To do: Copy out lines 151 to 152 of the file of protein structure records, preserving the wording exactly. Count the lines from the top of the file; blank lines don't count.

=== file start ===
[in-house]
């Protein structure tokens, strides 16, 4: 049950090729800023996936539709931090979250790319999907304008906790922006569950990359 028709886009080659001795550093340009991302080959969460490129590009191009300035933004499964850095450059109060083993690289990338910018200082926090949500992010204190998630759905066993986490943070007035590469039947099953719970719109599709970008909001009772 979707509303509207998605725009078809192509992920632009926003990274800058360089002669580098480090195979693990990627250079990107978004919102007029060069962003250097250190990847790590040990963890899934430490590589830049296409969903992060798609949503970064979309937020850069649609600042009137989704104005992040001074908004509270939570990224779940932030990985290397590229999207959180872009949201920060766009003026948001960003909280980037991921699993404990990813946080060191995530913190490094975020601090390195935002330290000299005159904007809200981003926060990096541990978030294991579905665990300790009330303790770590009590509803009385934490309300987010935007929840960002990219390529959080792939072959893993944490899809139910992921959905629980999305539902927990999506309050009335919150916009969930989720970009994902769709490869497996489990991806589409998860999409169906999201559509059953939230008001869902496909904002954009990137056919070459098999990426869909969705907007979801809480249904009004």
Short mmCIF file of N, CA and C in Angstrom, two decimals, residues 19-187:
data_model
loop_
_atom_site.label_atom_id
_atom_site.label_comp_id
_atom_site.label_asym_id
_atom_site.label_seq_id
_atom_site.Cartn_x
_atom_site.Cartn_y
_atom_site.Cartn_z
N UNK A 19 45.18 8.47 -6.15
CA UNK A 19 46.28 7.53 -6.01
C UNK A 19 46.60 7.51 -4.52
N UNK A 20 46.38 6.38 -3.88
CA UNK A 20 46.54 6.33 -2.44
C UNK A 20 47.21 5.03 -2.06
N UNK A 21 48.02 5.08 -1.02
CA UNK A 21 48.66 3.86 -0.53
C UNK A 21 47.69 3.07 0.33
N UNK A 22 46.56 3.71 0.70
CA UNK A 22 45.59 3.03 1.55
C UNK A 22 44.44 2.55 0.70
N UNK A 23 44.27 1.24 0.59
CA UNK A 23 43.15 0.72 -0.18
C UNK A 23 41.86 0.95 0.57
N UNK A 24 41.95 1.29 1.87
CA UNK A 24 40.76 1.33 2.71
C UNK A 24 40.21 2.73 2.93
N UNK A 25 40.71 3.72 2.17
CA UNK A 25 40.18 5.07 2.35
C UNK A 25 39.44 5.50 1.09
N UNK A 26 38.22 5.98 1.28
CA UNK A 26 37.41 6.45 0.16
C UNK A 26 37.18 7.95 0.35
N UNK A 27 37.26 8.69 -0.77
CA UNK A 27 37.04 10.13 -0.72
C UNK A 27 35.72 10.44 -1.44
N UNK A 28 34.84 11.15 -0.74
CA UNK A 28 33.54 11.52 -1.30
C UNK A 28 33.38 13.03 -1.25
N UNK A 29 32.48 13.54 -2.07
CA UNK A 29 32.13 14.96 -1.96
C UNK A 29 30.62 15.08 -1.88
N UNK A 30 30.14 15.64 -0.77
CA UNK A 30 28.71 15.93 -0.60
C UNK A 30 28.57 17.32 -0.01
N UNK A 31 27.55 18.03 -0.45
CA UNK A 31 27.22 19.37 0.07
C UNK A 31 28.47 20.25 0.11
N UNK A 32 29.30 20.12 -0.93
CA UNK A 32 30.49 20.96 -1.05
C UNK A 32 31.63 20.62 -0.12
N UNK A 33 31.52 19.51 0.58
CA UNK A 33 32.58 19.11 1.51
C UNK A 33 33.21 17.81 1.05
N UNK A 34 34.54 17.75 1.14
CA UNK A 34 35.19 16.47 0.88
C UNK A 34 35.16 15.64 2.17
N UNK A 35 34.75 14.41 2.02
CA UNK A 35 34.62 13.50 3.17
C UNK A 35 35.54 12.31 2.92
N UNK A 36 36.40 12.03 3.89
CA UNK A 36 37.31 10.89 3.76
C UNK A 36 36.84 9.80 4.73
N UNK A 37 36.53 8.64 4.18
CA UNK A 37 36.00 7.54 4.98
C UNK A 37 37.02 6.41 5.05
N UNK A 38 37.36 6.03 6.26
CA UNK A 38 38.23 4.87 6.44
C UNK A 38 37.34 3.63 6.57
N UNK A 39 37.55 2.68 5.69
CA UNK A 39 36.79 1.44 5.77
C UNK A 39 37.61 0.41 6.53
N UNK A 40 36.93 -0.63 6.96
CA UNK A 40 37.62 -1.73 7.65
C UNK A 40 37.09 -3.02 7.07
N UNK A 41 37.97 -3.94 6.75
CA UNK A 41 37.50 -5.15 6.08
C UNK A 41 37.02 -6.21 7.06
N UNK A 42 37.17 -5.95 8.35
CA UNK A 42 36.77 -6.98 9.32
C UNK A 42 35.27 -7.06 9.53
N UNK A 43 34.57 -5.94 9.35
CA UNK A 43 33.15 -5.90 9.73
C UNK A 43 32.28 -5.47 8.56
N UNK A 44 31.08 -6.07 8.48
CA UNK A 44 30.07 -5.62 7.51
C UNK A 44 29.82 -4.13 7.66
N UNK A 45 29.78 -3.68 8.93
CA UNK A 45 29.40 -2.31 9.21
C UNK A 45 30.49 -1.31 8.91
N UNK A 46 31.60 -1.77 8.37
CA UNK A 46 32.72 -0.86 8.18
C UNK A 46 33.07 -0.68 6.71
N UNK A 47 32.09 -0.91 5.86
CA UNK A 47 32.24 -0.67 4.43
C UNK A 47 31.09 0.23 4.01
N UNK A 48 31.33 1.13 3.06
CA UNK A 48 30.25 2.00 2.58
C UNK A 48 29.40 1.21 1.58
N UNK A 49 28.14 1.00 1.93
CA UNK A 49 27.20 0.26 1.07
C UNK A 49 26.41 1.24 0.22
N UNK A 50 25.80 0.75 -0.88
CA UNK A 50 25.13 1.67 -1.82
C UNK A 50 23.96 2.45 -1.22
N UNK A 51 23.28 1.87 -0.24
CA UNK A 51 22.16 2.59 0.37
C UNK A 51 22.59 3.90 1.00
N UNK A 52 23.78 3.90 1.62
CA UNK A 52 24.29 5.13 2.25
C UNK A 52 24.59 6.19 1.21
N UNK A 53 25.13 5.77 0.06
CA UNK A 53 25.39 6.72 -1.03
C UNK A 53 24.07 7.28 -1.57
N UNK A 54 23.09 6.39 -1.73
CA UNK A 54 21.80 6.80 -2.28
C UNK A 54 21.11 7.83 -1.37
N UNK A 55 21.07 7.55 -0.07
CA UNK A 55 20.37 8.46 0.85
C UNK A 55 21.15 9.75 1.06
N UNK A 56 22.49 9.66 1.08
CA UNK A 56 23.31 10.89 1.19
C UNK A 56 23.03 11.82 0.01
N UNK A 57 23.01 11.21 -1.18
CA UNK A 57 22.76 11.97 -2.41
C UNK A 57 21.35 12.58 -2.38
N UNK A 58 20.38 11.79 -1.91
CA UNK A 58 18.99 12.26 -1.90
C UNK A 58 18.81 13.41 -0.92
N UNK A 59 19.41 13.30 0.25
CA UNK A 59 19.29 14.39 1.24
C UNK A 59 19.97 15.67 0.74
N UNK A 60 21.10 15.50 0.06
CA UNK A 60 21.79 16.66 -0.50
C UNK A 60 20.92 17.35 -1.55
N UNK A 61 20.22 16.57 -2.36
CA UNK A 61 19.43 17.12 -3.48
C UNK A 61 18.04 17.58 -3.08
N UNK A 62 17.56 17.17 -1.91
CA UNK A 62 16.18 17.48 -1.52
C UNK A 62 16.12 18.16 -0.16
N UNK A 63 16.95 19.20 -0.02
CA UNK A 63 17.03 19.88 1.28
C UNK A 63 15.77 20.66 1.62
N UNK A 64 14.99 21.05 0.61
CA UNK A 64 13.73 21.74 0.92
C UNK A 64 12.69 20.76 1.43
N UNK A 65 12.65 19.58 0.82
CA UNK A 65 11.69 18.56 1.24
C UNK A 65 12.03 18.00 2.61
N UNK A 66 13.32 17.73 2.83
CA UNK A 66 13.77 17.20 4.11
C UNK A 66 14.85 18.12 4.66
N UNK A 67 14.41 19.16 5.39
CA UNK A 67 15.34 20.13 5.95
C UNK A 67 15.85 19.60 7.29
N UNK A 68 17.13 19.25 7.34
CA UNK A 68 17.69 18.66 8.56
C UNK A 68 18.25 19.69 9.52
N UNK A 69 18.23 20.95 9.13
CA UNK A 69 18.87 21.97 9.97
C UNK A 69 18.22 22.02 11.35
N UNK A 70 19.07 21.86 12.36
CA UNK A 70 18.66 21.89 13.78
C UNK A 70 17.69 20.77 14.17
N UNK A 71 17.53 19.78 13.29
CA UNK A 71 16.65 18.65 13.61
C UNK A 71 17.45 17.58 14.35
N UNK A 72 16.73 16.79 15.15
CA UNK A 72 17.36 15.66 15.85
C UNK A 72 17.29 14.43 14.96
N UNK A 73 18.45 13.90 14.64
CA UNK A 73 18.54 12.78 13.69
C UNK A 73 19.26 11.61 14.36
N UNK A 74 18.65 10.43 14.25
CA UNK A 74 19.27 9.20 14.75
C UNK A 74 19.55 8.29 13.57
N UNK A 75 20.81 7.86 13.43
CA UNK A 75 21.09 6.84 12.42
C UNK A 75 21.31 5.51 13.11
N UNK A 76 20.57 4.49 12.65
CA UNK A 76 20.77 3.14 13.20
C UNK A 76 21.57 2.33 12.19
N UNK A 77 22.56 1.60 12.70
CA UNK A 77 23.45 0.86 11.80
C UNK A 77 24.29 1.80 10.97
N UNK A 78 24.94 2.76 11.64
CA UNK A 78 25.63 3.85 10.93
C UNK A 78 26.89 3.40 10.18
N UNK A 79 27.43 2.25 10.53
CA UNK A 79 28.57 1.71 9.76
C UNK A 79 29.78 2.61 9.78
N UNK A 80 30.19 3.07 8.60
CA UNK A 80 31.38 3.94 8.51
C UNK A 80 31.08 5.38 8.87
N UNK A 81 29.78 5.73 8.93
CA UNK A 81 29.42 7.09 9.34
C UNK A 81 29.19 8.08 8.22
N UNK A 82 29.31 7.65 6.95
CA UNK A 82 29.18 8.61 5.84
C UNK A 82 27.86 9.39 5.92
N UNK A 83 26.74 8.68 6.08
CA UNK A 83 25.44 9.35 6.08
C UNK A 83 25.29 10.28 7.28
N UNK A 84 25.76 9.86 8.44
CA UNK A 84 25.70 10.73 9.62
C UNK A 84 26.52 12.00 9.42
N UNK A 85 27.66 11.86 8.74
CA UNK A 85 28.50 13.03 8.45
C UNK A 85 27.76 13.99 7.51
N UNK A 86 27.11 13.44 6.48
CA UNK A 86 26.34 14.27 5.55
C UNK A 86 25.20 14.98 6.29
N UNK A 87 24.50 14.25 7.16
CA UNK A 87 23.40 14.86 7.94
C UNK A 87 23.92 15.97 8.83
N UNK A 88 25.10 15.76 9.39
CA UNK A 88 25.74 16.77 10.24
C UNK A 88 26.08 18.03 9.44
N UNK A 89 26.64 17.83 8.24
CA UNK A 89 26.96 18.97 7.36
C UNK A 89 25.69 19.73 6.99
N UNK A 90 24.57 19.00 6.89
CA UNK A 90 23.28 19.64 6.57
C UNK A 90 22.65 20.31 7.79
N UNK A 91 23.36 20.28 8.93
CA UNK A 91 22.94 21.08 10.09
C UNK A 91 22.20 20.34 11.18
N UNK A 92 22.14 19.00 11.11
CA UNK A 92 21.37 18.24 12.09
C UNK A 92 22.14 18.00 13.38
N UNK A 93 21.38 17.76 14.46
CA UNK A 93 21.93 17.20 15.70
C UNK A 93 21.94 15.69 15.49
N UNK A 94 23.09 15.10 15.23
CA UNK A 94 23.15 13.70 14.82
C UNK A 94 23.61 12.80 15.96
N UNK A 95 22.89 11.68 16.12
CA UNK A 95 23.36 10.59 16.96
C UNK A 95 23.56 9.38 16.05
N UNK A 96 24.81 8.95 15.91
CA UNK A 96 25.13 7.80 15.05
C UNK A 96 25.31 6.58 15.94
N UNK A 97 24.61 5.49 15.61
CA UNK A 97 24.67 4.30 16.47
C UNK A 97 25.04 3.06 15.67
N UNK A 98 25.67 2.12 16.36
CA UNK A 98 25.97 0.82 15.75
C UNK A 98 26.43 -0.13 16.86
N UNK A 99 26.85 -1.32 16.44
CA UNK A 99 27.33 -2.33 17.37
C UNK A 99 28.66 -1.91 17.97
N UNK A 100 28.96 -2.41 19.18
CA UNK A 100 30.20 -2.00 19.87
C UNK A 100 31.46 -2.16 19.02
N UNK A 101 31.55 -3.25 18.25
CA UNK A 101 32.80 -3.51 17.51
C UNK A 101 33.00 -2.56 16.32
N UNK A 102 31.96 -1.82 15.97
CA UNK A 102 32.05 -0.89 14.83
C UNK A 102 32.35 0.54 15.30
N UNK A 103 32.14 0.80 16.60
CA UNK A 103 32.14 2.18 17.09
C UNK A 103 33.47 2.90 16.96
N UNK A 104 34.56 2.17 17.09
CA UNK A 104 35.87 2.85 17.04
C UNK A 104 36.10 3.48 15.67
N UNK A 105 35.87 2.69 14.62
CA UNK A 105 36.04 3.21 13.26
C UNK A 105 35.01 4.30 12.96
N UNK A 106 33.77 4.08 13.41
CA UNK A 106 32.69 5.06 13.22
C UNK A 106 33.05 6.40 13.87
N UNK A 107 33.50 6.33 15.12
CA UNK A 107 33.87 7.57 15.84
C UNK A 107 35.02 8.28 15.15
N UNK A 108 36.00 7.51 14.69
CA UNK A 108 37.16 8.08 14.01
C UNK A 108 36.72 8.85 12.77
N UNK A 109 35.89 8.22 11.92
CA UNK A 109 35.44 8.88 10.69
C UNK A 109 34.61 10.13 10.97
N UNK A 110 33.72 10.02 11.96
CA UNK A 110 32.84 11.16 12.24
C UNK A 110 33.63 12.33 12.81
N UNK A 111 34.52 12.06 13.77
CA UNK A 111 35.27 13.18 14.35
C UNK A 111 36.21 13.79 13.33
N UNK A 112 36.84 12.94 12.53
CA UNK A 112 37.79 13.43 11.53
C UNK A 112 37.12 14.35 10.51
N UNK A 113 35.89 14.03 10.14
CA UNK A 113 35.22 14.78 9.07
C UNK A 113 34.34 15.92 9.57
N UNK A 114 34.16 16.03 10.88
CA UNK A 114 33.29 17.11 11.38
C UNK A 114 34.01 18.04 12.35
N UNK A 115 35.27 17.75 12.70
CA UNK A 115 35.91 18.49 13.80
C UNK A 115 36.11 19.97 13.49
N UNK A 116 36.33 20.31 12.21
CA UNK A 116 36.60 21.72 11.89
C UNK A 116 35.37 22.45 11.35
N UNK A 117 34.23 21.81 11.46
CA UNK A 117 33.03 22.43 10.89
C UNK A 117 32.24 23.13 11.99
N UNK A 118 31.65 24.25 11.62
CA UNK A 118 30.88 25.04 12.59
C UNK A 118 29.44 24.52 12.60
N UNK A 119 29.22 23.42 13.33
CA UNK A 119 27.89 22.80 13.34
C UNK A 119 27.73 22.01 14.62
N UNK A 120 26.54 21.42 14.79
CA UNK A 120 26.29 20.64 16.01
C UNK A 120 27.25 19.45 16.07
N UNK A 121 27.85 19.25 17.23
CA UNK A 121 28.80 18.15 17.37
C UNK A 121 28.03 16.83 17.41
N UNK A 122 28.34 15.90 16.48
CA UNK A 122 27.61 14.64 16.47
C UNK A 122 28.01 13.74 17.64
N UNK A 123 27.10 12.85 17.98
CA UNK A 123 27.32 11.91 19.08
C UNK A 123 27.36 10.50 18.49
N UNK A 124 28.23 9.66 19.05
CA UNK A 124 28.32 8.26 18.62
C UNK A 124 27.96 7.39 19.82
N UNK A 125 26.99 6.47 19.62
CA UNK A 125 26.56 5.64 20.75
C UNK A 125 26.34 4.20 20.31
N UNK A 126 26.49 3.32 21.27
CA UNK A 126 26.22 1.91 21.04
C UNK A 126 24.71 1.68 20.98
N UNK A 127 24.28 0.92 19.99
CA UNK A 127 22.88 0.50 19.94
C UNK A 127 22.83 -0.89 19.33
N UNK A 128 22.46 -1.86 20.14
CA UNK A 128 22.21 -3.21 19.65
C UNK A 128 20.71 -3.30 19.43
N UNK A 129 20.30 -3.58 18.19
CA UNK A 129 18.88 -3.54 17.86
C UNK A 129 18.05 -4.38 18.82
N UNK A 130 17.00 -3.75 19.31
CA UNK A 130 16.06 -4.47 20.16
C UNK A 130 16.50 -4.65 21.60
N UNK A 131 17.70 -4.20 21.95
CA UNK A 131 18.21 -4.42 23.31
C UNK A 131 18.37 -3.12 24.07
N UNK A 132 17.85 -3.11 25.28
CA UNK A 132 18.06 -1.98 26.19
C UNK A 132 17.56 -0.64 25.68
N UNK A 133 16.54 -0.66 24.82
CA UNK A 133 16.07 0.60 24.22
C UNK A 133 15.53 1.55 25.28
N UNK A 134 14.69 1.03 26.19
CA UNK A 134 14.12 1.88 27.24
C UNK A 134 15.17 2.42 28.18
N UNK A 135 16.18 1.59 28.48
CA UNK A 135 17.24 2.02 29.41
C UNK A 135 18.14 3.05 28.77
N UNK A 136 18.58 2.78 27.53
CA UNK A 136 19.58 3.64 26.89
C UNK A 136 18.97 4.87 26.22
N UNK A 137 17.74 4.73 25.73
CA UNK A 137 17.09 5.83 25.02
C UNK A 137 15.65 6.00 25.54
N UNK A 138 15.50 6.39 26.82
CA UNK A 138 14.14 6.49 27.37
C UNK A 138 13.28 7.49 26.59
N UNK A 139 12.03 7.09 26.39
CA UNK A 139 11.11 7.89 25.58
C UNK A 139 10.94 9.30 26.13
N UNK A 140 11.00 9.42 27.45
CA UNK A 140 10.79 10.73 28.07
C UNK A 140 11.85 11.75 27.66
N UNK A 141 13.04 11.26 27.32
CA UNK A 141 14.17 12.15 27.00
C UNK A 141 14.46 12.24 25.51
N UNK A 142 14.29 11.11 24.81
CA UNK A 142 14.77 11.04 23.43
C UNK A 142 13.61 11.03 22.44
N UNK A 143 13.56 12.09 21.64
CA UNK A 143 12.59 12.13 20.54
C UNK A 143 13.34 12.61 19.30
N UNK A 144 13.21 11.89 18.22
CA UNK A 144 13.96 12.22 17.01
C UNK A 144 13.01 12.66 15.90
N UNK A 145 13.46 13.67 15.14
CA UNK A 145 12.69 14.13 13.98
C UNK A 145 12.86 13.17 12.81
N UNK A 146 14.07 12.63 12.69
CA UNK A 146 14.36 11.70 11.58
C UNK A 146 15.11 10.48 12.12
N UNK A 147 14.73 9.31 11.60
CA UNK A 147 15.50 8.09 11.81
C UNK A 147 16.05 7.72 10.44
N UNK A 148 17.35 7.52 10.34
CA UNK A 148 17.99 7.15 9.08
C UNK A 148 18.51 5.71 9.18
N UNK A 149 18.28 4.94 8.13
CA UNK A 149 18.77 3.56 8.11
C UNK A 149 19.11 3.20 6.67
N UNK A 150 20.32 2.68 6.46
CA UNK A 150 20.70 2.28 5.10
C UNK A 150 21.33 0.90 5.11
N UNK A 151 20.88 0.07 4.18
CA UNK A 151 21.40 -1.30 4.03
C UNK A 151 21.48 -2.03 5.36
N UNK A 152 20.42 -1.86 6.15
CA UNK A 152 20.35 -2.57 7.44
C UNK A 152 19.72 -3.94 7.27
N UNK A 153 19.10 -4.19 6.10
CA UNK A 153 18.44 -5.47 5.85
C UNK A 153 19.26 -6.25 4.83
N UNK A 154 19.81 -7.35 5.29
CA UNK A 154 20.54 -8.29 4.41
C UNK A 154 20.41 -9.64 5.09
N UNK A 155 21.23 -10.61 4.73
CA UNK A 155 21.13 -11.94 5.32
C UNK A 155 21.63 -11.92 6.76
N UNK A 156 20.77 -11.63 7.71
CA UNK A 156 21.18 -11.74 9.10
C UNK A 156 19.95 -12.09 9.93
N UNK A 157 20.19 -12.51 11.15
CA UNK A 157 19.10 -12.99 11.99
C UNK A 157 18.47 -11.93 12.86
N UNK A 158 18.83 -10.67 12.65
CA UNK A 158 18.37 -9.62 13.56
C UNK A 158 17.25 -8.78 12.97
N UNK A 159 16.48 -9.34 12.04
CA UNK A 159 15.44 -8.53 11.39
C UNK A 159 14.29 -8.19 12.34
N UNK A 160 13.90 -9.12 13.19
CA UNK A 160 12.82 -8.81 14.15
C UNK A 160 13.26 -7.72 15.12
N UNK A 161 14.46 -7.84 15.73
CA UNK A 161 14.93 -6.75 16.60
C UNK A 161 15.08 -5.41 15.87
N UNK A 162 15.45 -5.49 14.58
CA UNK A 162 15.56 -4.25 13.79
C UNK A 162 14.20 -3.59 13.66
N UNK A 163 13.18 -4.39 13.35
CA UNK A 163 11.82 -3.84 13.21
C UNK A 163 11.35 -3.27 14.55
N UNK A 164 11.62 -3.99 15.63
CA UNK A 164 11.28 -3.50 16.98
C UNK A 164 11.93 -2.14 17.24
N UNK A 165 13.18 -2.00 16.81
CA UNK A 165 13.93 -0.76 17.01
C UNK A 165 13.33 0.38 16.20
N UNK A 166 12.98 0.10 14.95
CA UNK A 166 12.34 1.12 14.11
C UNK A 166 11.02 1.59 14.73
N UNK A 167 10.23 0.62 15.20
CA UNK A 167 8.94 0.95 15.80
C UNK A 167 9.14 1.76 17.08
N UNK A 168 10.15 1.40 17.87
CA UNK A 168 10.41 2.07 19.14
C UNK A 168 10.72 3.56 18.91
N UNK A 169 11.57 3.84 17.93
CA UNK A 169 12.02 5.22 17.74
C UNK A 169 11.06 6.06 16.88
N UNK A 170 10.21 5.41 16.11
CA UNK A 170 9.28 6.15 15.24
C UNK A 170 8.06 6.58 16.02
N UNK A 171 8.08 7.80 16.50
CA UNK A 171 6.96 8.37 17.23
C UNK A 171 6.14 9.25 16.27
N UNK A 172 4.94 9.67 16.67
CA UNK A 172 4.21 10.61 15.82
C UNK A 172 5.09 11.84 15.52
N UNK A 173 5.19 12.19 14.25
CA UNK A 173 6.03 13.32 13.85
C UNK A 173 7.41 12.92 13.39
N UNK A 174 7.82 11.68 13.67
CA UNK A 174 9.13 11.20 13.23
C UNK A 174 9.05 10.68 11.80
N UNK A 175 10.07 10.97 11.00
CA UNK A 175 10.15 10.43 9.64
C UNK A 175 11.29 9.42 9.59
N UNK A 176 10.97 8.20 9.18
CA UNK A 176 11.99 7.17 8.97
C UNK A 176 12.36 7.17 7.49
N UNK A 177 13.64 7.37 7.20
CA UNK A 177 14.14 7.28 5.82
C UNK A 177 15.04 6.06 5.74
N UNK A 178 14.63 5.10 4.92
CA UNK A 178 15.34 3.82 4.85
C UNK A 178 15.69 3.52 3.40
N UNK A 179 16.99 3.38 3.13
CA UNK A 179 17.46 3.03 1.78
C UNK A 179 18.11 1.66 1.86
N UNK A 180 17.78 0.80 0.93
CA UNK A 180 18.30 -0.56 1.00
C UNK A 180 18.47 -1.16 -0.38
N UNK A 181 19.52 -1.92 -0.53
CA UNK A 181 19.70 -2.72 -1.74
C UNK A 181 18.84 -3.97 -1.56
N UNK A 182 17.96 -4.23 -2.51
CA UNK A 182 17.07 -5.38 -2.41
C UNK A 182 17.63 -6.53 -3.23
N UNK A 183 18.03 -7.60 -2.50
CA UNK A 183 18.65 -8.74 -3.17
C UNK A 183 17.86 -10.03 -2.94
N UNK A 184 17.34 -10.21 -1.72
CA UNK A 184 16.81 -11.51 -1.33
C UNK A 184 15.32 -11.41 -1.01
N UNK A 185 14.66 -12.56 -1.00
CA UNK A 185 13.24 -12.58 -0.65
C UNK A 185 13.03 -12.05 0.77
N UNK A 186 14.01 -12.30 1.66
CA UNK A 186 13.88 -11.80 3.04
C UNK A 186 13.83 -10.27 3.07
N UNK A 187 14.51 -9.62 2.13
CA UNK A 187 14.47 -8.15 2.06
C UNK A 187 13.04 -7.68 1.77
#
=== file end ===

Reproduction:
N UNK A 65 12.65 19.58 0.82
CA UNK A 65 11.69 18.56 1.24